14. Trevor Noah's 'illegal birth'

    Nomsa Maseko

    BBC News, Johannesburg

    Trevor Noah is the son of a black South African woman and a white Swiss man. His parent's relationship was illegal, under South Africa's then-apartheid system, at the time of his birth in 1984.

    His mixed-race heritage, experiences of growing up in Soweto and observations about race are the leading themes in his comedy.

    Trevor Noah

    Last year, he became the first African comedian to perform on Jay Leno's The Tonight Show in the US and made his debut as an international correspondent on Jon Stewart's The Daily Show, offering an outsider's perspective on life in America.

  15. Nigeria results tally


    Ibrahim Shehu-Adamu

    BBC Africa, Abuja

    tweets about the breakdown so far from Nigeria's election: "Results from 8 states and the FCT so far: APC - 2,302,978 PDP - 2,322,507"

  16. Indomitable Lions victorious


    Nick Cavell

    BBC Africa Sport

    tweets: "Monday international friendly results: Thailand 2-3 #Cameroon - Cameroon were 2-0 down. Belarus 0-0 #Gabon."

    Clinton Njie of Cameroon (R) vies for the ball with Kroekrit Thawikan of Thailand (L) during their friendly soccer match at Rajamangala National Stadium in Bangkok, Thailand, 30 March 2015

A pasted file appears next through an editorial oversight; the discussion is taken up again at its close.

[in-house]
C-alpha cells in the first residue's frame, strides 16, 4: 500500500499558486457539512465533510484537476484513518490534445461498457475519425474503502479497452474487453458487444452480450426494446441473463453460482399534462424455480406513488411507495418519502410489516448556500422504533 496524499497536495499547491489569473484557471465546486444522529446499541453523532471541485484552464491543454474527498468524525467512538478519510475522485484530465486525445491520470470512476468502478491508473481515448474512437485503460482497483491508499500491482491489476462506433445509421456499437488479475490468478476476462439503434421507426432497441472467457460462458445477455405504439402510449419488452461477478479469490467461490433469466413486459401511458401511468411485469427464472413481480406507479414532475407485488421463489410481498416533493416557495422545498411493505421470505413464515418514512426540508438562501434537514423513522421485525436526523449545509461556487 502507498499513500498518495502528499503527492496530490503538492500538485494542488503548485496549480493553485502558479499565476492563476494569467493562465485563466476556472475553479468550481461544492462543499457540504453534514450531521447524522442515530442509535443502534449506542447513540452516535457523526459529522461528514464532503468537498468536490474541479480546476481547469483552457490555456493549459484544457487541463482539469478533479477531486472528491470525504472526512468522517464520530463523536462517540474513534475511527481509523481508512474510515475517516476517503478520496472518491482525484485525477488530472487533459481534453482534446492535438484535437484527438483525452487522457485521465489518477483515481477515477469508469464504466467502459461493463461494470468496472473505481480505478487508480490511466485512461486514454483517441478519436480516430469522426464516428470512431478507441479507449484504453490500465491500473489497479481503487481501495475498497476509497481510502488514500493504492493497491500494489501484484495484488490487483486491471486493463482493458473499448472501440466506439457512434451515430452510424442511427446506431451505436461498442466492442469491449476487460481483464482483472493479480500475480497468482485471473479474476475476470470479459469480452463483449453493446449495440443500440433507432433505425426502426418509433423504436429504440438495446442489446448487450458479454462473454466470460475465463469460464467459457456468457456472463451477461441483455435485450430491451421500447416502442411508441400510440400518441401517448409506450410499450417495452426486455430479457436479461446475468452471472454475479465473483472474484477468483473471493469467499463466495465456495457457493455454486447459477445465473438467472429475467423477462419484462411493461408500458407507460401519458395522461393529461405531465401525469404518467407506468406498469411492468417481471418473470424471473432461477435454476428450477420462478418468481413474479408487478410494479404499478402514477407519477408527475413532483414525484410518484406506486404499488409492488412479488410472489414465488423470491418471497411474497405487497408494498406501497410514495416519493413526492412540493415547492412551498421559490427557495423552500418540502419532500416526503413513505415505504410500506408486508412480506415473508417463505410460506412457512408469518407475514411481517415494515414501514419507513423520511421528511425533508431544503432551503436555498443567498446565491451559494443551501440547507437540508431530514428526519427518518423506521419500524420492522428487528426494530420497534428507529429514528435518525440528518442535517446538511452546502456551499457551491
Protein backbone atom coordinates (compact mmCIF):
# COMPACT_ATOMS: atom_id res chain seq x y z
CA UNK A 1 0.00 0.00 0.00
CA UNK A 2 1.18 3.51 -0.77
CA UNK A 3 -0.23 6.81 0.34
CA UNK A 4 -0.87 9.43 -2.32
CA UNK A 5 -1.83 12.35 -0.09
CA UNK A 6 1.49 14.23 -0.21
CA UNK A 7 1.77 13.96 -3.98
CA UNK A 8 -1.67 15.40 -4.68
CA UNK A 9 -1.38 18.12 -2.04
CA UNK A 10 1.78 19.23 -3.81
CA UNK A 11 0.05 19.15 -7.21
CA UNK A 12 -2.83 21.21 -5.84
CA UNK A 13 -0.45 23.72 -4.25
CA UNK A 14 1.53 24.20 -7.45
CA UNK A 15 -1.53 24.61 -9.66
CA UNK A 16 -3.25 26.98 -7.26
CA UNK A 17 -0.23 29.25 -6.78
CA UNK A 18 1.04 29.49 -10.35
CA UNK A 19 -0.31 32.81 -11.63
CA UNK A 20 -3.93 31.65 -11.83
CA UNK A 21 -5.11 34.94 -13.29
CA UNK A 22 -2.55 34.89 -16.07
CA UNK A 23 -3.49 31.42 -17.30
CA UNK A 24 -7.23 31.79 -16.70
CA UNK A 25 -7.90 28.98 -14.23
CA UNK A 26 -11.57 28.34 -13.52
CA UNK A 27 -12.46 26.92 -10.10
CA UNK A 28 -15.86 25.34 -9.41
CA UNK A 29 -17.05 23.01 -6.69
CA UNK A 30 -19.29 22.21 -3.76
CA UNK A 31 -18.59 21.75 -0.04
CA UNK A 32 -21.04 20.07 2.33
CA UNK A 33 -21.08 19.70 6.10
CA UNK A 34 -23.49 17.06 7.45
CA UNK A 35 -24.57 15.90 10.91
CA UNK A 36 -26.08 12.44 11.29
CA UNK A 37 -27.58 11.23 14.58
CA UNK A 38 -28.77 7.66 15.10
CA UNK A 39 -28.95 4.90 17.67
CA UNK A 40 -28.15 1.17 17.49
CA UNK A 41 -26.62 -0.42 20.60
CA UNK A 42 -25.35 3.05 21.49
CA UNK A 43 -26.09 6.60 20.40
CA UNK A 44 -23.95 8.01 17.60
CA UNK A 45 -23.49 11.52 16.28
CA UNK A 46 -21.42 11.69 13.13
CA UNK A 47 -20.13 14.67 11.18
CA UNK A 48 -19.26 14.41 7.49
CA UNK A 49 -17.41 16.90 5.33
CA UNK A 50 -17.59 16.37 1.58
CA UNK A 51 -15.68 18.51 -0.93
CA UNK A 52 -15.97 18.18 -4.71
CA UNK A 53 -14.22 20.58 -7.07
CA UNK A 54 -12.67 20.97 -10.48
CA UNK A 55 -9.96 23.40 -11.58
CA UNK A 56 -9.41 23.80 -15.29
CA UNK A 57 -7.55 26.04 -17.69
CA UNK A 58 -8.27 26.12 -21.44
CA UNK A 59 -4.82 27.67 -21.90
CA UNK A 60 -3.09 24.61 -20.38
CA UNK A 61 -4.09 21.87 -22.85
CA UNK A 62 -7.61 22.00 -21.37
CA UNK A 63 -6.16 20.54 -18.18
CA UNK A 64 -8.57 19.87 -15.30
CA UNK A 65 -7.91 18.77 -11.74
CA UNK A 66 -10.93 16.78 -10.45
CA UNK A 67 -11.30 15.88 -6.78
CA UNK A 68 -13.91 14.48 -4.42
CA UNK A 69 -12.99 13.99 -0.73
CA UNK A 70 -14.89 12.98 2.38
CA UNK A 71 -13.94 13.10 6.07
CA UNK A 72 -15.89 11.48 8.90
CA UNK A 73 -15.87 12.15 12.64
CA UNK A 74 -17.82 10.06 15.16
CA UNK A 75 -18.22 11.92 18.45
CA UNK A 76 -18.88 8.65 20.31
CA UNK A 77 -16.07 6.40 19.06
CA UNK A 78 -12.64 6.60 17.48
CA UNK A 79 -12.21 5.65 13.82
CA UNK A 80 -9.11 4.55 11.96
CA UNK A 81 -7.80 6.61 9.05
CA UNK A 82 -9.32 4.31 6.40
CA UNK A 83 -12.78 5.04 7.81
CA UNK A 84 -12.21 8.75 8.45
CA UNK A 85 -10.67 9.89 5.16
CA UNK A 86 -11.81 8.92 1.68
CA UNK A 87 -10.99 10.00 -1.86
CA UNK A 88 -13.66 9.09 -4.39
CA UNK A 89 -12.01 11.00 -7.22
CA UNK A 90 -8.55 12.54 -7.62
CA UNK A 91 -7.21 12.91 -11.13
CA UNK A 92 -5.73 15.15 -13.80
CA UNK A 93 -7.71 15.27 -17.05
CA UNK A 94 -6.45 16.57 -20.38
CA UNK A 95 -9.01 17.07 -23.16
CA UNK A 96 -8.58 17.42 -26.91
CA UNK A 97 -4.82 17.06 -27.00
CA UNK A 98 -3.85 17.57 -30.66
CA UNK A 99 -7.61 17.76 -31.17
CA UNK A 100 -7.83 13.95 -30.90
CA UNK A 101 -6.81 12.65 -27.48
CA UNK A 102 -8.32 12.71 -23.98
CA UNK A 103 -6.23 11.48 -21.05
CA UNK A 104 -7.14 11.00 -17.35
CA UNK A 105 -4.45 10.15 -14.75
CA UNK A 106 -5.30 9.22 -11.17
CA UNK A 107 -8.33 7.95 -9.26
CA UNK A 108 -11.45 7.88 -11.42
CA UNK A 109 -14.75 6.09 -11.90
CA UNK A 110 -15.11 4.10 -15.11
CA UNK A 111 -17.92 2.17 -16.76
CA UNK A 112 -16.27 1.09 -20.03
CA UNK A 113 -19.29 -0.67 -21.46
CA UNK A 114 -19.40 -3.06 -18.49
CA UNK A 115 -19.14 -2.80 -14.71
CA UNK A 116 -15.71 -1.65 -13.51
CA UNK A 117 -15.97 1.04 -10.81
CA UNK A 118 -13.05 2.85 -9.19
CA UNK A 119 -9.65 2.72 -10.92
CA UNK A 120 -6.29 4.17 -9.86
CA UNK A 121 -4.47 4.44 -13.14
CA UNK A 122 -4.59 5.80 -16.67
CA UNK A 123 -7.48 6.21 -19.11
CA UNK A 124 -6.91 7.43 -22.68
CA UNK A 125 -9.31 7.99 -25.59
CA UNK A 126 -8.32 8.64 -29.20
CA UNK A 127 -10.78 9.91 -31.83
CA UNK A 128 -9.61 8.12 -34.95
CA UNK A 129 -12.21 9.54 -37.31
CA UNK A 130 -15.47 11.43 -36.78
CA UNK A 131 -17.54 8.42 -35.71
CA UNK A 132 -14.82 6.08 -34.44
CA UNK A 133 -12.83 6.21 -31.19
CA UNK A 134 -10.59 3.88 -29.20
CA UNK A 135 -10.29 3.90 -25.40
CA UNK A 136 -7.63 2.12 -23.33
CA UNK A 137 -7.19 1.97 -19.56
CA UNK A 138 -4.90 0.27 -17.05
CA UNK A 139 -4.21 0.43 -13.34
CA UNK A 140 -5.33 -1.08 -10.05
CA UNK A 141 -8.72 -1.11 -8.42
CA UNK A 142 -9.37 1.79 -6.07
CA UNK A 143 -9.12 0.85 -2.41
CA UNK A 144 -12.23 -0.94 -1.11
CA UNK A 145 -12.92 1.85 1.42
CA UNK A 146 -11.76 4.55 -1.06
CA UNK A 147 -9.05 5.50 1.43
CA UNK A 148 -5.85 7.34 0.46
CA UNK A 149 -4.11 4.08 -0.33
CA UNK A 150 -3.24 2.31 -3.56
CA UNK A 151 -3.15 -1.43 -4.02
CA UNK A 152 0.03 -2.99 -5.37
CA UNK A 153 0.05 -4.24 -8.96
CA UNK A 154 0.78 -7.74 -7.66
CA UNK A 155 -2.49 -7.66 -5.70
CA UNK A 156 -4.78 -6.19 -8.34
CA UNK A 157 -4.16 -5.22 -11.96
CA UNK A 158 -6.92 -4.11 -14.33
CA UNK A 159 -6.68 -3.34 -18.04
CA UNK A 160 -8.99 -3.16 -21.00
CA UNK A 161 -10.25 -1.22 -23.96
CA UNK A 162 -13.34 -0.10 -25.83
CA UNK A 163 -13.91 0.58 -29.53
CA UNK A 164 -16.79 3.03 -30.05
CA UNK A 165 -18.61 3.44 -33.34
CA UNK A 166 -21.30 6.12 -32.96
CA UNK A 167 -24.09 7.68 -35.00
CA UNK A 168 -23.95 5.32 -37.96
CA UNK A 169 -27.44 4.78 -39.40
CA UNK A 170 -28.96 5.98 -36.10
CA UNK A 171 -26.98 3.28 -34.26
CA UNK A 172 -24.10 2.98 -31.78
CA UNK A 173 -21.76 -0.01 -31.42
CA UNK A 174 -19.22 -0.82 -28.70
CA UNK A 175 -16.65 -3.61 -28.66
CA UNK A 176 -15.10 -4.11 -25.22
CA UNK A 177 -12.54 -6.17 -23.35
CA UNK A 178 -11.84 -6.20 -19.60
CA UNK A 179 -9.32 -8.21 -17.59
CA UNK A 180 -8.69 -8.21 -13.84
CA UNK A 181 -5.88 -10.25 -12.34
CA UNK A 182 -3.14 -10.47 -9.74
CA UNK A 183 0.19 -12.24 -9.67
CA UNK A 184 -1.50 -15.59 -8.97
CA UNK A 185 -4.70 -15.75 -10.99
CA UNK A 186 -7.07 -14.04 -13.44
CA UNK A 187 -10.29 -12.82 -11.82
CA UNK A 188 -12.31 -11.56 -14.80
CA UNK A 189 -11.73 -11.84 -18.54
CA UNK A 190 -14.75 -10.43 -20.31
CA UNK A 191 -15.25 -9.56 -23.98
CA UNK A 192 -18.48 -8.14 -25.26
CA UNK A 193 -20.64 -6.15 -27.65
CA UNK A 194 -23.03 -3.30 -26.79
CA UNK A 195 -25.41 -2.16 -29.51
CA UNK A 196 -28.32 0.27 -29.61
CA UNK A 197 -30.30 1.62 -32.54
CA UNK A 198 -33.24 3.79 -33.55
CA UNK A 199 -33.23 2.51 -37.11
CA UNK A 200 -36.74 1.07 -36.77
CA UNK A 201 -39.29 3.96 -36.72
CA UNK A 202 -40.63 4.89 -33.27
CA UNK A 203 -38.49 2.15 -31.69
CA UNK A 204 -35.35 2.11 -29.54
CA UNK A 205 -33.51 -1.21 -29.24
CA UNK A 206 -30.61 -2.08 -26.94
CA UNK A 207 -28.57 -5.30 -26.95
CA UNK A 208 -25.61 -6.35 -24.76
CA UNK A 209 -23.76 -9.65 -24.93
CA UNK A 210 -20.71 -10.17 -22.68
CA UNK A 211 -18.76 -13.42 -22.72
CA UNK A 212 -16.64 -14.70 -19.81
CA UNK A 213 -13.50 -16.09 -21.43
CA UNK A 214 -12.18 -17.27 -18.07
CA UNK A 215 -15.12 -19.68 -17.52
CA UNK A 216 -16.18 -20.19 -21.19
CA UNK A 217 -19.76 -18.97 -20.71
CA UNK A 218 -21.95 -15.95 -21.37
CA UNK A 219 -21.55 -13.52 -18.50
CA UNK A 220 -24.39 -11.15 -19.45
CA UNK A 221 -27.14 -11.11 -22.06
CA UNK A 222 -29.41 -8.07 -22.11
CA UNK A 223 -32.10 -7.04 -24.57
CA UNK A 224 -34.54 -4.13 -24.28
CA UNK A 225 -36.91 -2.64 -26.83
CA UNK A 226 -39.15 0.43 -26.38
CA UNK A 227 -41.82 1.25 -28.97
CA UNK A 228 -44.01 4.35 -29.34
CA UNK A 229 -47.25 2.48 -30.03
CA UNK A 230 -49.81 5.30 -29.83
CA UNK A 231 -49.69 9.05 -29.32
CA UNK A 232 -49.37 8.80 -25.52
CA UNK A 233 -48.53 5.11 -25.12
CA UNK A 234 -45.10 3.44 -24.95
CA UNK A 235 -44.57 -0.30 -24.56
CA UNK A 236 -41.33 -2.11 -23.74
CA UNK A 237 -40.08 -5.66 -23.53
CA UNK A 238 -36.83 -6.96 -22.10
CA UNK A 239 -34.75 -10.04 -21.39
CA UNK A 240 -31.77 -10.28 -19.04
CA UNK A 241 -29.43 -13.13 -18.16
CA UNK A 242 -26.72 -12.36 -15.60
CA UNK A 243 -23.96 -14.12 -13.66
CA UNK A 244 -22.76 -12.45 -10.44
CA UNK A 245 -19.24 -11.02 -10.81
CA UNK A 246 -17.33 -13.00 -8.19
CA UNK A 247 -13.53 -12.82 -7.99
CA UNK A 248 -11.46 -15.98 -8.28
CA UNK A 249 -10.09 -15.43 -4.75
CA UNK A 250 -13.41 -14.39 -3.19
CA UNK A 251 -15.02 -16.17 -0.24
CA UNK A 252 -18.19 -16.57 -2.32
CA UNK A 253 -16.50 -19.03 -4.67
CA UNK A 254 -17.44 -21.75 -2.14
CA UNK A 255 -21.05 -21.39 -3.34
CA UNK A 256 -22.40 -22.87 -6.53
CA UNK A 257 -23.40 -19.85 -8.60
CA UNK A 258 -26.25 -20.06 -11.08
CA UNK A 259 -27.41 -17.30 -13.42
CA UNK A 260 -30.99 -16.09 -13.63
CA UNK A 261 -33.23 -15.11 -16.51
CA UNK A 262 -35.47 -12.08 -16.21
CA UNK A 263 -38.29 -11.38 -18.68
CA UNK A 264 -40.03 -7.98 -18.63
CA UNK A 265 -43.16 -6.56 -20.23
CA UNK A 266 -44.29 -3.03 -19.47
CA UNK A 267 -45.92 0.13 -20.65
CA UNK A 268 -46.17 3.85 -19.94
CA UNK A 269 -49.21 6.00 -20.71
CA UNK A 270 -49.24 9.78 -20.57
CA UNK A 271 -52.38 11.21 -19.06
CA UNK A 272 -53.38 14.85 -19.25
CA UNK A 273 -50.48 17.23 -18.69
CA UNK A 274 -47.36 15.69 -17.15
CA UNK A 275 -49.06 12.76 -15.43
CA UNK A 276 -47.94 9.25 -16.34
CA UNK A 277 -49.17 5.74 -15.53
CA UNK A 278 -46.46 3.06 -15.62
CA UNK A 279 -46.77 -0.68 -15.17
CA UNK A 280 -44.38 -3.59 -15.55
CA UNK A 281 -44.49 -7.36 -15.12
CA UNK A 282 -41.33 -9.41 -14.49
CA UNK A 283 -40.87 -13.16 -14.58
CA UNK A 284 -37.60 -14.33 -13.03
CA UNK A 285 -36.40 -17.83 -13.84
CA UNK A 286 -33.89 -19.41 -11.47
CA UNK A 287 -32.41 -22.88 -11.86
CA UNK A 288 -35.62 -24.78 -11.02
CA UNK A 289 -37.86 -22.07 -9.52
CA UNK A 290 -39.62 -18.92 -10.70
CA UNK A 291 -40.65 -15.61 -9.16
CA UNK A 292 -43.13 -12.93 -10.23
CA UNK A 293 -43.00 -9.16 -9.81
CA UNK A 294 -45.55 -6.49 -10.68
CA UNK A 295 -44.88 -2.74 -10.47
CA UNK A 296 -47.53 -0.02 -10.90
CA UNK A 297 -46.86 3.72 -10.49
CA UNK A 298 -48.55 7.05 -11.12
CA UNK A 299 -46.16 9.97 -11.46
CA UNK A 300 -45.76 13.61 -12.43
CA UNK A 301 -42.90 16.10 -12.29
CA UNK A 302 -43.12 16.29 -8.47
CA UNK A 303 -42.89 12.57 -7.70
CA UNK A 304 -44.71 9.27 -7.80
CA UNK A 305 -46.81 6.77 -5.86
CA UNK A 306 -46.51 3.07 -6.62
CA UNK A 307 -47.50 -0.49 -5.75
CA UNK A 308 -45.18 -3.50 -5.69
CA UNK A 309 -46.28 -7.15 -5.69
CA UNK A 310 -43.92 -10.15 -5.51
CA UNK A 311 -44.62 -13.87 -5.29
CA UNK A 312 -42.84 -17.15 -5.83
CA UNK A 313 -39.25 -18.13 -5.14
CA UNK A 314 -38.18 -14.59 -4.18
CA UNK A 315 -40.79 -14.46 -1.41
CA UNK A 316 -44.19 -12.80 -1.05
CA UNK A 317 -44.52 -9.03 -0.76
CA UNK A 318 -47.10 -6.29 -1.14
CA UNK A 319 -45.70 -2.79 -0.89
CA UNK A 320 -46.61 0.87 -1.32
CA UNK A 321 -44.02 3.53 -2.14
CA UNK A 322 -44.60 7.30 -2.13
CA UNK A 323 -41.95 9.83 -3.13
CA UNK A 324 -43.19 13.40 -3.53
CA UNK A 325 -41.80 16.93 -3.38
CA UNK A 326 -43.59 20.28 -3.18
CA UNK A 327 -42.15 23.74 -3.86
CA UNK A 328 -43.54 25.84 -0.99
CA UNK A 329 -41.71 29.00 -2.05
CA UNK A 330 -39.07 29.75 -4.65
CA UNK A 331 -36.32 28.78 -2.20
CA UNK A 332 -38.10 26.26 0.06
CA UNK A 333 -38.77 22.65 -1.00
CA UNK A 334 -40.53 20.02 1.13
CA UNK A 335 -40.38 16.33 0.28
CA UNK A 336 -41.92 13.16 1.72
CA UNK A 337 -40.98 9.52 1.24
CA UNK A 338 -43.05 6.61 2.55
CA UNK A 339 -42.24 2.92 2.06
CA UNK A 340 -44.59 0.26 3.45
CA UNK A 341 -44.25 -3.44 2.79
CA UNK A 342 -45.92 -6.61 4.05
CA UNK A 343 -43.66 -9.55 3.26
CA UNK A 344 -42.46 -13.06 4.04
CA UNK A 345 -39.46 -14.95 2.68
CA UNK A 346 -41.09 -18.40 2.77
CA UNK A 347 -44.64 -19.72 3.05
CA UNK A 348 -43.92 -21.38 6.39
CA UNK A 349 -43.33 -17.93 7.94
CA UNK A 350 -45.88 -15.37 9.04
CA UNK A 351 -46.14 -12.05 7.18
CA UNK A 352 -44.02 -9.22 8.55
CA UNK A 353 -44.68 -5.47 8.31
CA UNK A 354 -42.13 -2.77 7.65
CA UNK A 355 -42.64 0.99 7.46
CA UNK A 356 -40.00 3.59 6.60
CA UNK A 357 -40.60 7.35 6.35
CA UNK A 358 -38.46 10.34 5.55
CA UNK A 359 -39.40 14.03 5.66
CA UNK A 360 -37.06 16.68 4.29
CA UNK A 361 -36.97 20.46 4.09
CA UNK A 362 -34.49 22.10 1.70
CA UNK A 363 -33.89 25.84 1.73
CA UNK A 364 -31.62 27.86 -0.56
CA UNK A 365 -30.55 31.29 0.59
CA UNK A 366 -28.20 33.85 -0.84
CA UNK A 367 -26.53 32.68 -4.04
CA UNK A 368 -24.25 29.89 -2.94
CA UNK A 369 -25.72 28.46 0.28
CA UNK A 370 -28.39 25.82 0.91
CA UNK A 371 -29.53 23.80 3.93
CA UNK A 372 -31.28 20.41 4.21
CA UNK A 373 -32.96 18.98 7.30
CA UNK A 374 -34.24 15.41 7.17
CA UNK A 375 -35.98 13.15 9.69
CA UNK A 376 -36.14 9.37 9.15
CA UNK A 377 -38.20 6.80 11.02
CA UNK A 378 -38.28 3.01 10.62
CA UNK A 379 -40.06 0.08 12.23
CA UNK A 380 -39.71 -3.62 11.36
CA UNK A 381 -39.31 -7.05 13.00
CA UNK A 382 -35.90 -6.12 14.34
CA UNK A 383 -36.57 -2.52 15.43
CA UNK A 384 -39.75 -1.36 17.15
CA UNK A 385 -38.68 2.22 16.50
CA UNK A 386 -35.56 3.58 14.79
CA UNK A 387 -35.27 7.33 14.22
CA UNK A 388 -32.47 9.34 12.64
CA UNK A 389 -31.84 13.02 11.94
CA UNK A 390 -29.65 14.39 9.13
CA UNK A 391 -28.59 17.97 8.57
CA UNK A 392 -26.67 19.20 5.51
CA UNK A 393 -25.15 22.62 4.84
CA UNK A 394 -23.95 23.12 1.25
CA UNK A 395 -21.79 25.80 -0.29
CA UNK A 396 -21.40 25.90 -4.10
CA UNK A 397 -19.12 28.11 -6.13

17. Post update

    Aliyu Tanko

    BBC Hausa, Abuja

    We've a long wait until the next results are announced by Nigeria's Independent National Electoral Commission (Inec). So far, out of 36 states, eight have been declared, plus the results for the Federal Capital Territory.

  18. 'Healing through laughter'

    South Africa's Arts and Culture Minister Nathi Mthetwa has welcomed Trevor Noah's appointment to replace Jon Stewart on The Daily Show.

    Trevor Noah

    "Over the years Mr Noah has proved that laughter is the best medicine and has helped our country and its people to find healing through laughing at themselves," he said in a statement.

  19. Nigeria result break

    Nigeria's electoral chief Attahiru Jega has left the hall where election results are being announced. According to Inec's twitter feed the gathering will reconvene at 20:00 local time (19:00 GMT).

  20. 'Staff held captive'


    Aliyu Tanko

    BBC Hausa, Abuja

    tweets about Nigeria's election results: "Over 70,000 votes cancelled in Nasarawa [state] due to disruption, staff held captive until rescued by soldiers. #Nigeriadecides"

  21. 'Mudslides' in DR Congo

    BBC Monitoring

    UN-sponsored Radio Okapi in the Democratic Republic of Congo is reporting deadly mudslides after heavy rains in the east of the country over the weekend. It said 14 people had died and "many hectares of farmland have been devastated and enormous loss of property registered" in South Kivu's Fizi region with "cattle, farms and whole schools carried away up to Lake Tanganyika". In neighbouring Burundi, 10 people are missing in landslides.